Forty years after it was discovered in Arbel by a private citizen, a Byzantine amulet featuring the name of the God of Israel has been turned over to the Israel Antiquities Authority.
“A new study scrutinizing 2,000 years of fish consumption in the ancient holy land has found that — despite clear Torah prohibitions — non-kosher finless and scaleless fish were generally eaten by all peoples, regardless of ethnic and religious affiliation.” The story is based on a Tel Aviv journal article.
Israel’s Good Name visited the northwest Negev and saw plenty of birds, several reservoirs, a couple of bridges, and animal parts falling from the sky.
On the bicentenary of Napoleon’s death, Stephane Cohen revisits his campaign in Palestine in 1799.
The director of the Israel Museum is stepping down after four years.
The summer issue of Biblical Archaeology Review includes articles on New Testament figures confirmed in archaeology, a history of the paleo-Hebrew script, and remembrances of Hershel Shanks.
The Biblical Archaeology Study Group of Tyndale House will be meeting virtually on June 30, with lectures on the Amorites, Ugarit, David’s scribes, and the exodus, by various scholars including Alan Millard and James Hoffmeier.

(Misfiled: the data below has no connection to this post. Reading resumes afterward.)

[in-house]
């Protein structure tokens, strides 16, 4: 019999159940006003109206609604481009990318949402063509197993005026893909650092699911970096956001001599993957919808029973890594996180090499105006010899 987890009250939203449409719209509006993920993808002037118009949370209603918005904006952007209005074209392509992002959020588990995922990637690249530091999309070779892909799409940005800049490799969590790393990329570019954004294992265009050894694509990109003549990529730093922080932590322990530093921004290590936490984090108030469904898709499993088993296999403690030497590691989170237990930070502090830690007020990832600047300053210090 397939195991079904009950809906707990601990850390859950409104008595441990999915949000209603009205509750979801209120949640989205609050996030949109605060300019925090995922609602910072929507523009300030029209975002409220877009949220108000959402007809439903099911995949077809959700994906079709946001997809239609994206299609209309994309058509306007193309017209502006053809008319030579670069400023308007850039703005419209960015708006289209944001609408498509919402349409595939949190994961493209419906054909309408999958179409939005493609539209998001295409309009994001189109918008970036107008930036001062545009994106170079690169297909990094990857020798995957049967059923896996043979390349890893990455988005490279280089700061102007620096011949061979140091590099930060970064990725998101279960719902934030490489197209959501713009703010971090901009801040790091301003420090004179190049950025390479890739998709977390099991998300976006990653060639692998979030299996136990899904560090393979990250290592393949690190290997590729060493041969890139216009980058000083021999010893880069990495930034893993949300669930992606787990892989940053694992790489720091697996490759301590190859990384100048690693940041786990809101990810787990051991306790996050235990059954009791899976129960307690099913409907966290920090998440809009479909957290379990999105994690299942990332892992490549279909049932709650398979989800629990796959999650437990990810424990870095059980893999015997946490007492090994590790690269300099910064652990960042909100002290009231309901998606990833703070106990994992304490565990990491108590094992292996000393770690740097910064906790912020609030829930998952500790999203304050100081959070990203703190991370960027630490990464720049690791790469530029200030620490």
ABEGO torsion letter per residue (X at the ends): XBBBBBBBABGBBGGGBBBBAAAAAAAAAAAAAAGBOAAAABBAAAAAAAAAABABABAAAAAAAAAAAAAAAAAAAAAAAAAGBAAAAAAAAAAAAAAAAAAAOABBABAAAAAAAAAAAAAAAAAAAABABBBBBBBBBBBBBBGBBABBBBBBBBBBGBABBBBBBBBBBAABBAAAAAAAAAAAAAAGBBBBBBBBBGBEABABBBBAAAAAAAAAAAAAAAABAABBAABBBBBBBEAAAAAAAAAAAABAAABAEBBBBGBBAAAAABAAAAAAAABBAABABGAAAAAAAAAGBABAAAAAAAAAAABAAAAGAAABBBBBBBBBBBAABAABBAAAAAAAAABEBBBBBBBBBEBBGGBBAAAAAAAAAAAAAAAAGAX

Webinar on May 31 and June 1: “Sheshonq (Shishak) in Palestine.” Registration required.
Webinar on June 17: “Reconsidering the Role of Nomads in Ancient Israel and Its World.” (Zoom link)
The first group of tourists to arrive in Israel for more than a year was a vaccinated group of theology students from Missouri. (Showing them all wearing masks is not good P.R.)
Eilat Mazar died on Tuesday at the age of 64 after a long illness. Following in the footsteps of her grandfather, Benjamin Mazar, her work focused especially on the City of David and southern Temple Mount excavations. A list of her publications is here.
HT: Agade, Joseph Lauer, Arne Halbakken, Charles Savelle, Ted Weis